Good Conclusion. Be confident to argue for one particular viewpoint. Evaluating a question doesn’t mean you have to avoid strong conclusion. Be confident to say which argument is the strongest, and explain why it is the strongest.
Bad – Clearly there are quite a few different reasons why the war started, each having a degree of merit and importance.
Good – I believe the strongest reason for the start of the First World War was the series of treaties which gave countries obligations to support their allies. This point is significant because countries felt honour bound to support their allies at any cost.
Essay Writing Plan
Identify, Explain, Justify, Analyse, Evaluate.
A good paragraph could start by identifying a particular point.
- In Germany there was a strong national sentiment that supported the concept of war.
The next sentence takes this point and explains using evidence to support it.
- A popular book in Germany, during the pre-war period, was entitled ‘Weltmacht oder Untergang’ – ‘World Dominion or Decline’. The popularity of this books illustrates how many ordinary Germans felt a war was necessary to protect the interests of their country.
- In many European countries, there was also a strong sense of loyalty to the ruling classes. This made the population more willing to support militaristic adventures. Therefore there was little, if any opposition to the war aims of the Kaiser.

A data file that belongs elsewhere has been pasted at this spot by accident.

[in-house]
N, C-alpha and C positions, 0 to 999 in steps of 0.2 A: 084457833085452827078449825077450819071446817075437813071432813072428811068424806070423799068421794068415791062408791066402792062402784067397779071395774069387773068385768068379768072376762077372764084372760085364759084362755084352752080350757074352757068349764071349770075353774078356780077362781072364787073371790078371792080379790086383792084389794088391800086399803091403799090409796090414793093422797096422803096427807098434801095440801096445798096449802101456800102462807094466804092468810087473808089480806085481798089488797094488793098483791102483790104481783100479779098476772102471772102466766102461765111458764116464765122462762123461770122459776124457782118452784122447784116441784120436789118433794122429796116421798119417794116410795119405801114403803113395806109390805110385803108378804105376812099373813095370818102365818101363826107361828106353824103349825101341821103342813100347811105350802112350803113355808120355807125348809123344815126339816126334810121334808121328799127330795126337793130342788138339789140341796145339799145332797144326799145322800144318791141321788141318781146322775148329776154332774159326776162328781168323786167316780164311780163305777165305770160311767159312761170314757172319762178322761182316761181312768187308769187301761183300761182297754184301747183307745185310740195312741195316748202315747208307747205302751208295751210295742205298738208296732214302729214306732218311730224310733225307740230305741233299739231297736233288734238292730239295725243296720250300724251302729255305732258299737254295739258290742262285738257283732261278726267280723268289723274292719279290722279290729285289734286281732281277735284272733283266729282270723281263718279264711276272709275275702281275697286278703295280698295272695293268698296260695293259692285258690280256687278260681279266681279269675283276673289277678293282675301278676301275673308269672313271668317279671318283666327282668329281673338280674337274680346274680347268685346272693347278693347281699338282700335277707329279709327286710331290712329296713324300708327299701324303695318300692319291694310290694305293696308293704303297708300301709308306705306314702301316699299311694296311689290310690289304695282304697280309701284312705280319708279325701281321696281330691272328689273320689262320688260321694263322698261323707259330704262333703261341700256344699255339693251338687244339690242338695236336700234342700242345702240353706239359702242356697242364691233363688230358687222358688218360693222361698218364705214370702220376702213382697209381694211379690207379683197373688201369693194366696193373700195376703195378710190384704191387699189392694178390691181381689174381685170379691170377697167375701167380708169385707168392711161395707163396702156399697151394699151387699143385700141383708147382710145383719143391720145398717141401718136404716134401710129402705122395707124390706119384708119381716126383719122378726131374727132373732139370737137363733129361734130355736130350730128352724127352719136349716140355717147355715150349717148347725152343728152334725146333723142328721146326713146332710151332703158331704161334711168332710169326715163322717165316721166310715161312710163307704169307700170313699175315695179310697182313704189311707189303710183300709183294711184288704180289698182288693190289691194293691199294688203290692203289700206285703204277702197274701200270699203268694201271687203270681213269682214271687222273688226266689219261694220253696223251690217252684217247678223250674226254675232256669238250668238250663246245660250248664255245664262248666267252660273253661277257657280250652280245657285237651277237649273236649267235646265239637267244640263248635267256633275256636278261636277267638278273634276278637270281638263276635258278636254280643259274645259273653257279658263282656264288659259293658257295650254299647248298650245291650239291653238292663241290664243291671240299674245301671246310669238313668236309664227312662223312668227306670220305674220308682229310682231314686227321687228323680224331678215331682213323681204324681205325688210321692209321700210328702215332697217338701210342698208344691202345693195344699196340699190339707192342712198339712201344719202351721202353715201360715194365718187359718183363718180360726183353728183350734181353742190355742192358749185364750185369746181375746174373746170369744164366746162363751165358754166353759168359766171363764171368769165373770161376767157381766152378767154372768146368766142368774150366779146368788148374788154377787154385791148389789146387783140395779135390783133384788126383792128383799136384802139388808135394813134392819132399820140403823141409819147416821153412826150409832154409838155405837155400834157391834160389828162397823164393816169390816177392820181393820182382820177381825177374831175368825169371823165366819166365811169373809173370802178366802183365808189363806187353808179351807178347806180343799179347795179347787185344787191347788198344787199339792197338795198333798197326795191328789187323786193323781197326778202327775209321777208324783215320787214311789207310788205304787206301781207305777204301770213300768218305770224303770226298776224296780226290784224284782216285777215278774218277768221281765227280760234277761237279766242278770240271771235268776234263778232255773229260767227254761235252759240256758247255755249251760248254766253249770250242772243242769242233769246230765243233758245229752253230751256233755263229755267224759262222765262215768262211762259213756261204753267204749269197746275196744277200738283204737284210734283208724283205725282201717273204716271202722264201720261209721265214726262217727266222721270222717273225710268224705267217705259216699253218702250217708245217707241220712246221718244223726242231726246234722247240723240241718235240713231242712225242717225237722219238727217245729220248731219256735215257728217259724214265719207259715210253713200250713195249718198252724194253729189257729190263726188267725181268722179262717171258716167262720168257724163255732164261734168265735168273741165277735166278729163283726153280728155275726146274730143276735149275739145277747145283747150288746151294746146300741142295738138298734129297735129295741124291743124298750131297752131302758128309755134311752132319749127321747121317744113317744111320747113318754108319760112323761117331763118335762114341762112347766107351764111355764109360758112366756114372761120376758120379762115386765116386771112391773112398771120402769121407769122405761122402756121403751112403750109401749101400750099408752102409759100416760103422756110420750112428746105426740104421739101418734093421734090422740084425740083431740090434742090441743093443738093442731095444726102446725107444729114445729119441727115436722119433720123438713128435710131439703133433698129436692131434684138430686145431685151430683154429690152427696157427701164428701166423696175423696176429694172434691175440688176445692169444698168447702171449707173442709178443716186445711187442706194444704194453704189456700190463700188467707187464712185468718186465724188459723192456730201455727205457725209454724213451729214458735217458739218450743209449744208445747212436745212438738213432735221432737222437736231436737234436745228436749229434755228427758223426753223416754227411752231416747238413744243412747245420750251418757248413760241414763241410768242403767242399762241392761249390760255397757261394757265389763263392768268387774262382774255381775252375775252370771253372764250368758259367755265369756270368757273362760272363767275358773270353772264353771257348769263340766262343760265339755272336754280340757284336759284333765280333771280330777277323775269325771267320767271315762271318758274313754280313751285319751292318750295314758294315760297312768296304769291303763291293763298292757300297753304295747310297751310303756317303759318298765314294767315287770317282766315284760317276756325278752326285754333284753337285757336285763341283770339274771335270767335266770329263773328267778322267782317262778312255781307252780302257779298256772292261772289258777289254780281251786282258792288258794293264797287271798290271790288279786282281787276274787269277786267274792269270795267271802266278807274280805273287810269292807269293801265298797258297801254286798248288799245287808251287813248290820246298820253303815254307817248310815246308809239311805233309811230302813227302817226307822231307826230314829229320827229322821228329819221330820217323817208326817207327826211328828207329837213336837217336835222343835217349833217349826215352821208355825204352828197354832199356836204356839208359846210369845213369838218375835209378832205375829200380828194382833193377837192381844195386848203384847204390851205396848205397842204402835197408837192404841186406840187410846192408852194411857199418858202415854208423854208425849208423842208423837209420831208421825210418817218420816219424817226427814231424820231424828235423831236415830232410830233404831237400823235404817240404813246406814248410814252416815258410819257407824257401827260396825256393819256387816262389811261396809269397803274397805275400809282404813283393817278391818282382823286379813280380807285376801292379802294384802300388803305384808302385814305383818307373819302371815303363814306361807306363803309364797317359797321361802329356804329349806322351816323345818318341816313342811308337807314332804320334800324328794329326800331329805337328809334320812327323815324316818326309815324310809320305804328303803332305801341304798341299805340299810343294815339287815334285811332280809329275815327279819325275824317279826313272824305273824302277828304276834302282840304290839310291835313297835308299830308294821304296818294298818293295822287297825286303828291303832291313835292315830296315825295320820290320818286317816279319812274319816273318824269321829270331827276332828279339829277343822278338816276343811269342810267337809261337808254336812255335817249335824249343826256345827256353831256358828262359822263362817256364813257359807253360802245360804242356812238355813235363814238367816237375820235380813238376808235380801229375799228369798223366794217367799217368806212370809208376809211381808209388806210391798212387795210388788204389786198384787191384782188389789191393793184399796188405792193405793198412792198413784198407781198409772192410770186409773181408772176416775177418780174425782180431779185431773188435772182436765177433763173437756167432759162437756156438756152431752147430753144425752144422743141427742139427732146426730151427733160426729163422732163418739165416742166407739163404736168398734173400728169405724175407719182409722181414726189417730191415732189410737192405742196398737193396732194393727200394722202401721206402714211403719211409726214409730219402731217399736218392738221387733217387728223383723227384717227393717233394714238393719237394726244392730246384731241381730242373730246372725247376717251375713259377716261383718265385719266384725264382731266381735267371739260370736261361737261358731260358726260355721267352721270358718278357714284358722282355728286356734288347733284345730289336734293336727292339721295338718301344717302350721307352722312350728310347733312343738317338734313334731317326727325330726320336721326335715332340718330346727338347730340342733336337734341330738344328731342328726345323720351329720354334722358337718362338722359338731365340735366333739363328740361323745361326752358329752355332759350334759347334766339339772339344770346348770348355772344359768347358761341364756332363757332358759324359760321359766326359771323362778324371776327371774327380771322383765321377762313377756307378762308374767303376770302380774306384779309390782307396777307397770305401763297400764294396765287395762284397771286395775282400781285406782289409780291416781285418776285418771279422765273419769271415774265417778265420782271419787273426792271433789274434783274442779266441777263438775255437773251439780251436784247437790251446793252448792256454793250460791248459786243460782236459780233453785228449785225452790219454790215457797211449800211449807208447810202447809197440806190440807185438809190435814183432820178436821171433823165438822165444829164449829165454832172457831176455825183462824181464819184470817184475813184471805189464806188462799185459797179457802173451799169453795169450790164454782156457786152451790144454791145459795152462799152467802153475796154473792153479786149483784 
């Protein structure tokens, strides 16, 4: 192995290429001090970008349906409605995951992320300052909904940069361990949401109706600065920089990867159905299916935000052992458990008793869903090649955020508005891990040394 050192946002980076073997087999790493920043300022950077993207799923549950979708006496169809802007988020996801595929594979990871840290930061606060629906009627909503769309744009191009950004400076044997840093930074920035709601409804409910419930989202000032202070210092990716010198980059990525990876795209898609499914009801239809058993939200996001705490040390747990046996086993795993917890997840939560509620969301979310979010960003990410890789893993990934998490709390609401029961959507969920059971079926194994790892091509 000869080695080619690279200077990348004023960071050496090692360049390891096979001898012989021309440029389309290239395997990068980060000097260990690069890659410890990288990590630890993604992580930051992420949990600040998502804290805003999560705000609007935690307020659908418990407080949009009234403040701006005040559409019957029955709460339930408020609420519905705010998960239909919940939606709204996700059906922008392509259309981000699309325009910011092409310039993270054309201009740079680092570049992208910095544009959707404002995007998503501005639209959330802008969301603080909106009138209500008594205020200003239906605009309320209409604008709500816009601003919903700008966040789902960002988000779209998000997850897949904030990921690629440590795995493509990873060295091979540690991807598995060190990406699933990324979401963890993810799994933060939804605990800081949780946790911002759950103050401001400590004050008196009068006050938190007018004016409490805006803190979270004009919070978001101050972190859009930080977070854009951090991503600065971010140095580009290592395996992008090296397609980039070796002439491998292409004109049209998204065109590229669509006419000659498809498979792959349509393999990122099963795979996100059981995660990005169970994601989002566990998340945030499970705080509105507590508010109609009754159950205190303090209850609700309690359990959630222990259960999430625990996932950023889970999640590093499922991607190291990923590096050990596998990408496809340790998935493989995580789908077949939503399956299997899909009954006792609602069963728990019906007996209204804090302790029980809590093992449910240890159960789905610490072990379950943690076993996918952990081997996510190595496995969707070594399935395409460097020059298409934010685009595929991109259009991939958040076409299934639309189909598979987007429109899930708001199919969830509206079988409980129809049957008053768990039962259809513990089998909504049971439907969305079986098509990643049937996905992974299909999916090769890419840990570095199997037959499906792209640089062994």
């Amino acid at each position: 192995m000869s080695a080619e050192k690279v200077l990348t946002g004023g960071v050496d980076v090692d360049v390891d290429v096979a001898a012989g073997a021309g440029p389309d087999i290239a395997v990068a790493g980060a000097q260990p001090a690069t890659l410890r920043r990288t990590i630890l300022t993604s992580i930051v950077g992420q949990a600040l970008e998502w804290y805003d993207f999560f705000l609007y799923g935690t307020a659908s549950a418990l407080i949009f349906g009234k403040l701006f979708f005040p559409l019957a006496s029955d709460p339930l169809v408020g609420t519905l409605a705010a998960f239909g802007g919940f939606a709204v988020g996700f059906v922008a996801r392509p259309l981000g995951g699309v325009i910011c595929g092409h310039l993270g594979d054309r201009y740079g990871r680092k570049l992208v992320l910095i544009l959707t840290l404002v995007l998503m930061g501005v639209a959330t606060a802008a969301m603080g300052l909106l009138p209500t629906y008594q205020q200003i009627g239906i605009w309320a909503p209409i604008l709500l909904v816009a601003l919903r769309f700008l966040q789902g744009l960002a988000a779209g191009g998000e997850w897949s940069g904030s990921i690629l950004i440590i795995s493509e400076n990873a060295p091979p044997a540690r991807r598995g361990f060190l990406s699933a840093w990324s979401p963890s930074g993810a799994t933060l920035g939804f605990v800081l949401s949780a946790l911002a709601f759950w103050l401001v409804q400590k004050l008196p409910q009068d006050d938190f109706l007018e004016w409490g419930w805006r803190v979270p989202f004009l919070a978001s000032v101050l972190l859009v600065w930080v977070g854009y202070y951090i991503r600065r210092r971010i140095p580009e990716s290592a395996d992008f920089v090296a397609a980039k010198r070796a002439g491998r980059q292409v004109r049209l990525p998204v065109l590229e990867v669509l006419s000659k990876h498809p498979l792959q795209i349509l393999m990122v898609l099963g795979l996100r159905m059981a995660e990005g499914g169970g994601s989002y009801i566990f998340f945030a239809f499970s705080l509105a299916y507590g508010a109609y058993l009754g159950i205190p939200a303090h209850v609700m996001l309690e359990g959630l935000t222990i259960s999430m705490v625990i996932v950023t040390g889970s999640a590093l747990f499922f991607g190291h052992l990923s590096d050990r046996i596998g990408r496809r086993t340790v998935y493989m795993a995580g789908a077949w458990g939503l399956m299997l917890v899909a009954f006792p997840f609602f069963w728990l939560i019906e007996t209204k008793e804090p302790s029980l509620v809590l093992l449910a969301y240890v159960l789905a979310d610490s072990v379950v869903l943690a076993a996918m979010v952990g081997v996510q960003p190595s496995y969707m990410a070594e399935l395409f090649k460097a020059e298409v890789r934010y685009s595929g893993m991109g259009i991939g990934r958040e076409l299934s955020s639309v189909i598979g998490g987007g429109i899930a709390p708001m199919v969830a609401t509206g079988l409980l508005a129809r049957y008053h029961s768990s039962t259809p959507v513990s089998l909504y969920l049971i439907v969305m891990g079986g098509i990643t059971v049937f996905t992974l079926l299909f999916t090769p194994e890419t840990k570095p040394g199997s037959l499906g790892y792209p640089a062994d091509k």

This spirit of militarism is quite significant, it is displayed in the enthusiasm with which war was greeted. However, a similar enthusiasm for war was also displayed in other European countries such as France and Britain, suggesting that strong national sentiment supporting war was not confined to Germany.
Other Writing Tips
January 7th, 2011 — writing
The internet has created innumerable opportunities to write and share with the world your thoughts and ideas. Anyone is able to get a free blog and start writing. These are some simple tips to improve your writing for an internet audience.
Good Writing Style
Good writing will work well on internet and the printed page. For any writing medium it is worth following these basic rules of good writing.
- Use the basic rules of grammar and punctuation to improve ease of reading – and avoid irritating grammar pedants
- Write with a clear focus.
- Good writing should be simple and clear. Where possible use an economy of words.
- Avoid unnecessary words.
- Avoid cumbersome and oblique words which may be confusing or sound pretentious.
- Avoid repetition of words which can become boring and confusing.